mail.cyberguard.com internet address =
q3.cyberguard.com internet address =

From the nslookup output above, we can see that the CyberGuard mail servers are q3-ext.cyberguard.com and mail.cyberguard.com. The corresponding IP addresses are also provided. Mail is delivered to the system with the lowest preference value. In this case, the values are the same so mail is sent to either system.

Outbound Traffic
Outbound traffic is a bit more difficult to describe because infrastructure configurations vary. In the table below, DNS traffic flows up from the DNS client until resolution is provided (when the response is not cached).

Root servers
Resolution or forwards to top level DNS servers
Refers to top level DNS servers

ISP DNS server(s)
Resolution or forwards to root DNS servers
Resolves names for Internet systems
External DNS server(s)
Resolution or forwards to ISP DNS server(s)
Resolves names & authoritative DNS

CyberGuard Firewall
Resolution or forwards to external DNS server(s)
Resolution & recursive query protection

Internal DNS server(s)
Resolution or forwards to firewall
Resolves names for intranet systems
DNS client
Queries internal DNS server(s)
Provides name resolution to applications


Inbound Troubleshooting
If DNS traffic does not resolve from the Internet, use the nslookup command to trace the traffic flow from the root DNS servers down and confirm that the DNS entry is correct:

  1. Start with the SOA record (set type=SOA). Is the IP address of the authoritative DNS server what you expect?
  2. Switch nslookup to the DNS server identified in the SOA record (e.g. server Does the DNS server respond?
  3. Query the DNS server for the hostname in question (e.g. www.cyberguard.com). Does the hostname resolve? Is the IP address what you expect?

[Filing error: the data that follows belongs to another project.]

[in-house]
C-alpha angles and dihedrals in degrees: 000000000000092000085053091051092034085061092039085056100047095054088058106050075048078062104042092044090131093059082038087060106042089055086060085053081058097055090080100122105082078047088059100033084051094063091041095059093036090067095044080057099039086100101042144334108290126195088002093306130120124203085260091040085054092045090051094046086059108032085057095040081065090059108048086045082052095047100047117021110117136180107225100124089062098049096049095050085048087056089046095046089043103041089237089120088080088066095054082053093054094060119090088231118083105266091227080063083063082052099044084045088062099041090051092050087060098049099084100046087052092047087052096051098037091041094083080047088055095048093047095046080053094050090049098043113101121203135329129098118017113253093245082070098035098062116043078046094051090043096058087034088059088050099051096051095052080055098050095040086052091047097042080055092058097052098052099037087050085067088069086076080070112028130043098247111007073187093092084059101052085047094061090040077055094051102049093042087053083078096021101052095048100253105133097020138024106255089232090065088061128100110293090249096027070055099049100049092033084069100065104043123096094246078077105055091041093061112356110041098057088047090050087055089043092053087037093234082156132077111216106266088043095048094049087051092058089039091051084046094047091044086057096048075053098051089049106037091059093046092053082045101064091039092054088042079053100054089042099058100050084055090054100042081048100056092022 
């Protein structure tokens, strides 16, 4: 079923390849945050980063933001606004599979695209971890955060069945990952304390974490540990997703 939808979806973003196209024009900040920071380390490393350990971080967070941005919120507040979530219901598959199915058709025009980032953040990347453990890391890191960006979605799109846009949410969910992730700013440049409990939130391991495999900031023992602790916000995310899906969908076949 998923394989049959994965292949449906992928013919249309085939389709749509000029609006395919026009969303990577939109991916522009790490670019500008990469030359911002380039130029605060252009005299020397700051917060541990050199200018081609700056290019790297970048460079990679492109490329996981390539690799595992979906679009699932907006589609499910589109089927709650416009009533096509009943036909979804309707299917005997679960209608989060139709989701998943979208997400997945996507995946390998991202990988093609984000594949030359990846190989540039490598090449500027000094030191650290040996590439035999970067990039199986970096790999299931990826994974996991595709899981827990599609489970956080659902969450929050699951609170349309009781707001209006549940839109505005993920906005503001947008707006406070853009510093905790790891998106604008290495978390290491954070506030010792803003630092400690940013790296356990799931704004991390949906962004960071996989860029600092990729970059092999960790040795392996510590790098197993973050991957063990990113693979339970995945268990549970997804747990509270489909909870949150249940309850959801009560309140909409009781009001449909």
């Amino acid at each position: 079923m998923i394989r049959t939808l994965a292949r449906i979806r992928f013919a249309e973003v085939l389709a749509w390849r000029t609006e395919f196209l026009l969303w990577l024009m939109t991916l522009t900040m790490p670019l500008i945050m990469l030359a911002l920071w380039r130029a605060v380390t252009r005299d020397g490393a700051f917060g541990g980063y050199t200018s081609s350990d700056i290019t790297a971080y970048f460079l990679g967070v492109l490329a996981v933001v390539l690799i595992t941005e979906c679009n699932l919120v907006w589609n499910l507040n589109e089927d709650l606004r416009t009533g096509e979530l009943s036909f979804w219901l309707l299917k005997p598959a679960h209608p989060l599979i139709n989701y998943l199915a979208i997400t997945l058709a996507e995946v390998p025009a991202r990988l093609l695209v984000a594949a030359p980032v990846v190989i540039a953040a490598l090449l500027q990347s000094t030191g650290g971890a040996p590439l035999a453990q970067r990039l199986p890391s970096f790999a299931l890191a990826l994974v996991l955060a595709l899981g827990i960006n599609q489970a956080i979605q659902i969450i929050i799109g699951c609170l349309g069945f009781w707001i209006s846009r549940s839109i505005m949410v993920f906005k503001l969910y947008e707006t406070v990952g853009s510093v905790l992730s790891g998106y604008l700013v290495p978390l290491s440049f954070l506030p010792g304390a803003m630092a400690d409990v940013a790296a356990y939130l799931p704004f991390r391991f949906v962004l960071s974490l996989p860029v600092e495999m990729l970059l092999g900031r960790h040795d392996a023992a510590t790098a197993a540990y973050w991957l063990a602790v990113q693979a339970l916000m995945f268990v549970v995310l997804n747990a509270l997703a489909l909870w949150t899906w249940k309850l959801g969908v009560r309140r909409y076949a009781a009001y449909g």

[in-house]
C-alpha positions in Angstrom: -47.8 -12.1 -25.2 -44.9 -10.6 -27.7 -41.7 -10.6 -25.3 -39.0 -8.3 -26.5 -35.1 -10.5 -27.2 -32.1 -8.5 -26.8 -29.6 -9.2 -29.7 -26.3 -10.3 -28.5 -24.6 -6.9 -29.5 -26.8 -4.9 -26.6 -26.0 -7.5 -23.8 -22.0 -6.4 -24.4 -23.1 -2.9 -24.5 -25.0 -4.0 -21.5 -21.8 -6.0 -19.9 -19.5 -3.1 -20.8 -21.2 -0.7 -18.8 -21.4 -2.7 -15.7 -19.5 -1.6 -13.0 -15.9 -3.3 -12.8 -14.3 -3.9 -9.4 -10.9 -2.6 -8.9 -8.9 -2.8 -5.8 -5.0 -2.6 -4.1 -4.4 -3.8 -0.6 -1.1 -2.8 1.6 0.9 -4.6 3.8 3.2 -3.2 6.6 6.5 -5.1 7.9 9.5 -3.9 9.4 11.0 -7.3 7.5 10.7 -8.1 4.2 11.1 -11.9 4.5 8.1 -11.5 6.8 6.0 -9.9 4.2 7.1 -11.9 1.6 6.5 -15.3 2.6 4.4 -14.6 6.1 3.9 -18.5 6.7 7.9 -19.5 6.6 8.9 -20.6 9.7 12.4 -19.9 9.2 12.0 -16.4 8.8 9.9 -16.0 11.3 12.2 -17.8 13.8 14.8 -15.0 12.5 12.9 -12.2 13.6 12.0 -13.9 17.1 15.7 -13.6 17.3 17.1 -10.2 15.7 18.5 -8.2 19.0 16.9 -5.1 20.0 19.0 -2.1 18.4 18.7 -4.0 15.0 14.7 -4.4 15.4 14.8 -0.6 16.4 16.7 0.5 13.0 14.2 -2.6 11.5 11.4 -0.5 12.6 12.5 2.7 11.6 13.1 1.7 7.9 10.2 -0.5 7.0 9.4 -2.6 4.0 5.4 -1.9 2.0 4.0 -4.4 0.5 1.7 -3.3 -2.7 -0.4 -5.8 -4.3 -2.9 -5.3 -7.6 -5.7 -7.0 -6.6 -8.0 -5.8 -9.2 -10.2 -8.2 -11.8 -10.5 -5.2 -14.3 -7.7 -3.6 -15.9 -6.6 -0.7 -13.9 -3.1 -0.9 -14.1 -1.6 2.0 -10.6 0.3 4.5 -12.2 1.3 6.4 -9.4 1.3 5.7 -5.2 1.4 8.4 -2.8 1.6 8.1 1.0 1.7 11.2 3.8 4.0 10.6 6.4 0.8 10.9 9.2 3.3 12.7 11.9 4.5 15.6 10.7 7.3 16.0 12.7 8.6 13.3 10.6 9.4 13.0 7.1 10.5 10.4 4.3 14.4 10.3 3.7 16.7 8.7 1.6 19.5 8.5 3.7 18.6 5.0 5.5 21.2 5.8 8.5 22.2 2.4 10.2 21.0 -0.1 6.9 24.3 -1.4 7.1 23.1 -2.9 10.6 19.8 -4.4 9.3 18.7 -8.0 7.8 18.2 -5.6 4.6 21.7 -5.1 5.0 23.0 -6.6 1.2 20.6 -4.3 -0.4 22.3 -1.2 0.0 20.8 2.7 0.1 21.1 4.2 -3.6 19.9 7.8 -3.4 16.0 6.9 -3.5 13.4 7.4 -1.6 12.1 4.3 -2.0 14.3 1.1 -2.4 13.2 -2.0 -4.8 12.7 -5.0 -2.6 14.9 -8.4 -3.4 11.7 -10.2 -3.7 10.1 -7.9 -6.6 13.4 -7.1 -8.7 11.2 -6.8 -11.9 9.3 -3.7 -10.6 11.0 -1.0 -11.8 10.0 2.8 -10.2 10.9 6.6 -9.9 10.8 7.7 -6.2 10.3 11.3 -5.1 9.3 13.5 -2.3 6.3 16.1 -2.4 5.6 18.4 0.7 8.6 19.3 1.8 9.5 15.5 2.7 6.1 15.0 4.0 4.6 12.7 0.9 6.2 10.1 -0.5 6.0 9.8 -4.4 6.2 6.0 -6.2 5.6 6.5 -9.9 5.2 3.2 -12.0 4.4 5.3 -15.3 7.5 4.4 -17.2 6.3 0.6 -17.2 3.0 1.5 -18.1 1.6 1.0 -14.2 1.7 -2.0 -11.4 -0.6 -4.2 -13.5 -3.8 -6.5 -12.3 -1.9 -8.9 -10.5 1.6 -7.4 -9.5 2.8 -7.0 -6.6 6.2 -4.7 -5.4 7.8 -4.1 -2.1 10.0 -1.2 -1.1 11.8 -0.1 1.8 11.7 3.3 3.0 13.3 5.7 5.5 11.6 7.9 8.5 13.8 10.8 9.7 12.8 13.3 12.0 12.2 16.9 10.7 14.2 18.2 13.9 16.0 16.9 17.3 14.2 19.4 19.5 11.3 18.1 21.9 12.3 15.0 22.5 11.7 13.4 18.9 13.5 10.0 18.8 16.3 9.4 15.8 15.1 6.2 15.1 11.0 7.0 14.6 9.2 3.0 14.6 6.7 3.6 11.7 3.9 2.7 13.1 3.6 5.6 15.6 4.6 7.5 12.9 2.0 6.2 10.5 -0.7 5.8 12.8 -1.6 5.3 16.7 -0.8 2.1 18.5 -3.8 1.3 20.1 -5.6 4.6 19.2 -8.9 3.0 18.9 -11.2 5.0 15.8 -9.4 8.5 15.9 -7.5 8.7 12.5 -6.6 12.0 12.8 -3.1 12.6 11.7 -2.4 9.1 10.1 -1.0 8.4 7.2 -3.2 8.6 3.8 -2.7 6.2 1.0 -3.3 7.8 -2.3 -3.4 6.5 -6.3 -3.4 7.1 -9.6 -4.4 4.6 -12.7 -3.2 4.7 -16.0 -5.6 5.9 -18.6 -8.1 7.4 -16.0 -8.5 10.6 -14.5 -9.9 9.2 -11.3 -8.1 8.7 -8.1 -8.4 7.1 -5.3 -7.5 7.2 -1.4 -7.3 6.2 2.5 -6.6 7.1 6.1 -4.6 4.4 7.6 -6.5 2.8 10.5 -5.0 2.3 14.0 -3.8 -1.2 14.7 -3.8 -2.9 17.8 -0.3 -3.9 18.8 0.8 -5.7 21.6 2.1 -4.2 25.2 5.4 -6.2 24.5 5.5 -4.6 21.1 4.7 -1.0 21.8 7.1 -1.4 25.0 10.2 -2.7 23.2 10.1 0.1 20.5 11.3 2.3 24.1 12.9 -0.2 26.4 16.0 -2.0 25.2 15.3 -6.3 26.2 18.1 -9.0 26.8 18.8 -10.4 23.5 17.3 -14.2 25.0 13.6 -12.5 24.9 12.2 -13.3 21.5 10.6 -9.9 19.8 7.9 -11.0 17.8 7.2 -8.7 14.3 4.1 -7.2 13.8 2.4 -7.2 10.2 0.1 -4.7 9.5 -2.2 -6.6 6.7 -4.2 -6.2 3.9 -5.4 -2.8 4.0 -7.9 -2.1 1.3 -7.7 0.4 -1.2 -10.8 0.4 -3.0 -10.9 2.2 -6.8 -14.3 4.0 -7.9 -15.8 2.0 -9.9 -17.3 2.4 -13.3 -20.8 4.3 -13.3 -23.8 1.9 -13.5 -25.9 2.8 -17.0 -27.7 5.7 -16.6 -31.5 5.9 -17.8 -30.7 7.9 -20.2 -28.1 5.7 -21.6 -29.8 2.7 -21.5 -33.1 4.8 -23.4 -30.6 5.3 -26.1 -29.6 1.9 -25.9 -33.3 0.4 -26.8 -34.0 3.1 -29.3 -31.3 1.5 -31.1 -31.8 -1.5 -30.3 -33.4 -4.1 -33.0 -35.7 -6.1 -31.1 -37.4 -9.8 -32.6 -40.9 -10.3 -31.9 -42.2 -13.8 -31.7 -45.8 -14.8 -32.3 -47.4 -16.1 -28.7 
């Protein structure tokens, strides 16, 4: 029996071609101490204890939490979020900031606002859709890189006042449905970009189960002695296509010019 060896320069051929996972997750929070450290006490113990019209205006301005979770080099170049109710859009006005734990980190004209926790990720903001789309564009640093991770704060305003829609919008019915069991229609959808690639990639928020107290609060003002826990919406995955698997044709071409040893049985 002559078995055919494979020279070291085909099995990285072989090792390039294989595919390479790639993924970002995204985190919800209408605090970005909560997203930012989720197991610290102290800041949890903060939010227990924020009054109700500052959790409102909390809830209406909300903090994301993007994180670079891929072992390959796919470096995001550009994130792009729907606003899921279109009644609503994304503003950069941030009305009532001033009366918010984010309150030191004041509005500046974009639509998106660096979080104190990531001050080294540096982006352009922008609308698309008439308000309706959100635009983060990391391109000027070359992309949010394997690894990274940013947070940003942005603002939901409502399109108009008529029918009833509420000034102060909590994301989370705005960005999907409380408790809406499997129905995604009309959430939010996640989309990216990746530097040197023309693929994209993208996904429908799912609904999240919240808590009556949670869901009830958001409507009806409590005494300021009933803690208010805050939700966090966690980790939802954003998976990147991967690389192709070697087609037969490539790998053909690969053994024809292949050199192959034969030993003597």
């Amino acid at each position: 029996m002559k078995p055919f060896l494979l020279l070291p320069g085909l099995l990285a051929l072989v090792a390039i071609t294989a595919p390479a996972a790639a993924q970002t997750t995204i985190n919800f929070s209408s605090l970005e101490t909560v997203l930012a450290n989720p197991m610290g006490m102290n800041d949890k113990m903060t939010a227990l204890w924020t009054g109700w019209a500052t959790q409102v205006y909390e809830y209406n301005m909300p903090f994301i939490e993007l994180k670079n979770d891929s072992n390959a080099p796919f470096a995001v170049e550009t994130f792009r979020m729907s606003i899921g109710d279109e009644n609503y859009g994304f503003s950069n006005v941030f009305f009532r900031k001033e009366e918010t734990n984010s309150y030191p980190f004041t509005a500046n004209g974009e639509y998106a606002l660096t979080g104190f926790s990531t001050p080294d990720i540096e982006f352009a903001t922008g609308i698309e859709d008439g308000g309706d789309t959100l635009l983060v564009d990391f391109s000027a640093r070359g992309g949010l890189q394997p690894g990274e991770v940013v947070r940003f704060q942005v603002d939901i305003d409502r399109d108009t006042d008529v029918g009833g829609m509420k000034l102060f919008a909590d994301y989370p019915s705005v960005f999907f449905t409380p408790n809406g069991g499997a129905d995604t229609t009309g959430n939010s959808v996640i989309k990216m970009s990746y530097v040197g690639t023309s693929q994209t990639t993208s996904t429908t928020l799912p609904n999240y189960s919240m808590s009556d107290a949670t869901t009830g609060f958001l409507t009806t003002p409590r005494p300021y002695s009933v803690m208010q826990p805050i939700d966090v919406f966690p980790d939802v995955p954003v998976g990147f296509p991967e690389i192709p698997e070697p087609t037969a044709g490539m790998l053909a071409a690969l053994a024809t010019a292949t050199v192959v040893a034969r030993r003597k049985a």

Outbound Troubleshooting

1. From a DNS client, use the nslookup command to troubleshoot name resolution (nslookup www.cyberguard.com).

2. If name resolution fails, try to ping the DNS server (may require firewall rules).

a. If the ping command fails, there is an issue with the network or the availability of the DNS server.

b. If the ping command is successful, the issue is DNS related

3. If name resolution fails, does the nslookup command display the DNS server you expect?

4. On Windows systems, try the following:

a. Flush the DNS client resolver cache (ipconfig /flushdns)

b. Renew the DNS client registration (ipconfig /registerdns)

5. If name resolution still fails, check the DNS server:

a. Is the DNS process running (ps -ef | grep named)?

b. If the DNS process is running, and name resolution fails on the DNS server itself, there may be an issue with the DNS forwarder. A DNS forwarder is either a DNS server or the root DNS servers, just another link in the chain. Try using the troubleshooting steps detailed above to determine why it is not responding.

6. If you are using a CyberGuard firewall with Split DNS:

a. On the Servers tab, do you have the appropriate interfaces selected? If an internal interface is not selected, the network connected to it will not be able to use the firewall for DNS. The same applies for the external interface and systems on the Internet.

b. Capture a workstation DNS session with "netguard -An | grep workstation IP address". A "P" in the second column indicates the traffic was permitted. If you see a "D" in that column, the traffic was denied. If you do not see anything, the traffic never reached the firewall.

It is important to note that DNS servers essentially comprise a distributed database of hostnames to IP addresses. DNS traffic flow is quite simple. When troubleshooting inbound, be mindful of SOA records and request resolution from the authoritative DNS server. Conduct outbound troubleshooting from the DNS client to the DNS server(s).

How Network Traffic Flows - Getting Started

Network Troubleshooting - A Complex Process Made Simple

E-mail Troubleshooting - The Mail Must Get Through!

Copyright © 2005 CyberGuard Corporation All Rights Reserved.
Reprinted with Permission